- English Dictionary for ELA Performance task full-writes
- Thesaurus for ELA Performance task full-writes
Q: Will students be able to use a calculator during the SBA? The Smarter Balanced mathematics assessments for grades six and above allow students to access an embedded calculator appropriate to their grade level. Students in grade six will access a basic calculator, and students in grades seven and above will access a scientific calculator. The available Training Tests provide a mathematics band for grades six through eight. When accessing the Training Test, students should be sure to select their current grade so that they may experience the computer-based testing features and functions, including the calculator.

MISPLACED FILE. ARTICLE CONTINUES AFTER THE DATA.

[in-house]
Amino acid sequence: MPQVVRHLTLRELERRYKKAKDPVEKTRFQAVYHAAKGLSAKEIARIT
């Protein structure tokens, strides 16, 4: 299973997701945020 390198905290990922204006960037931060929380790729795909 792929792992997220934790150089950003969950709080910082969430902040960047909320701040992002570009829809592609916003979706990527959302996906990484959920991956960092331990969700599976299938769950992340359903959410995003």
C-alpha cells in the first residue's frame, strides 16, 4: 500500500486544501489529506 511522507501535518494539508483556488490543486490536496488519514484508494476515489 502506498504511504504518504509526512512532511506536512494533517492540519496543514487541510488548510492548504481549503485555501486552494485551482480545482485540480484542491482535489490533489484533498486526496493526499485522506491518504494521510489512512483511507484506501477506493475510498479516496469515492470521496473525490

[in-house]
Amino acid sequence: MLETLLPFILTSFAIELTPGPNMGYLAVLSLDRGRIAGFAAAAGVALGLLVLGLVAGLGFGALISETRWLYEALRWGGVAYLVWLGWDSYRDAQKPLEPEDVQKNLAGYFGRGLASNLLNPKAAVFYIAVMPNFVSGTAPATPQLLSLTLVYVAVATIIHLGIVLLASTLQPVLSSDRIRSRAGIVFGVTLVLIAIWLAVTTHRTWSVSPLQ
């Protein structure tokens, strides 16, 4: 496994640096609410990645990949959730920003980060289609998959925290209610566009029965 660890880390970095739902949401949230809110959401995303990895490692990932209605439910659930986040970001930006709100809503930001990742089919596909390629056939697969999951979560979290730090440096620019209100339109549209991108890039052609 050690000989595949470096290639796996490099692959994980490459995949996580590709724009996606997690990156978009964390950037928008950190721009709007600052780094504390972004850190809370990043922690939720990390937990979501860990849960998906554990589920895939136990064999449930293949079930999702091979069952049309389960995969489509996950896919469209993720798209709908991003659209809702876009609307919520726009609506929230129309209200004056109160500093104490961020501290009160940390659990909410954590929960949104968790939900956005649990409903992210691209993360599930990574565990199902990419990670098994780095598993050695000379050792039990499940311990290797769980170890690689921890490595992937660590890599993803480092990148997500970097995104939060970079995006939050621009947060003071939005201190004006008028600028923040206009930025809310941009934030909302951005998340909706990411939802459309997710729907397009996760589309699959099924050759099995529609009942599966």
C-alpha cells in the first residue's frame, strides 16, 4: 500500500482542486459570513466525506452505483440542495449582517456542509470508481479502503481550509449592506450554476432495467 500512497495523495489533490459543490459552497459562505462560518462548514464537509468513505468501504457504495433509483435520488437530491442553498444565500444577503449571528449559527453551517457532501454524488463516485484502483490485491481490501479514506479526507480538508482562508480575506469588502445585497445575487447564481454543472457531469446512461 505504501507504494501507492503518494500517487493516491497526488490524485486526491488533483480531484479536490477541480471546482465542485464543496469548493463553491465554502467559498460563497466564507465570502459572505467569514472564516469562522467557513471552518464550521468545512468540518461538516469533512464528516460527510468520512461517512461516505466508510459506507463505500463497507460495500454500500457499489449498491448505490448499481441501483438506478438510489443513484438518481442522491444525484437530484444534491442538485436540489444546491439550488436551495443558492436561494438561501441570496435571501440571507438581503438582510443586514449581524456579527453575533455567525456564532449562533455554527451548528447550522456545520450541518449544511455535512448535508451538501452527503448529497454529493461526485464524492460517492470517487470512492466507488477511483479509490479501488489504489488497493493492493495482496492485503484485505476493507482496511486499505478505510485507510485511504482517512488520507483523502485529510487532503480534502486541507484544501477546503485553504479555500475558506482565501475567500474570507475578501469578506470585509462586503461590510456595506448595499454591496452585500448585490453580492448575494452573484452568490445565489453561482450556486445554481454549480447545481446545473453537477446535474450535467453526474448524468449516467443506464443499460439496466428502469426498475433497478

Technology and Supports
Q: Will we have more support on site when we are taking the tests? Yes, we will be scheduling a zone technician on-site / on-call to assist with technology issues and one teacher-leader to assist with login issues and the teacher interface.
Q: How will we assure that we have the necessary technology during our testing window? The Technology and Assessment Directors are working with the Site Principals to assure that we have scheduled the test so that chromebooks and headphones can be made available during the testing time. In addition, internet access will be prioritized to enable the necessary classrooms to be able to administer the test without freezing up. It is also essential that as much as possible, teachers seamlessly weave technology tools into ongoing lessons. As part of the 2014 Field Test, we analyzed the technology bandwith and interface and are very confident regarding the very small bandwith required by the Smarter Balanced Assessment.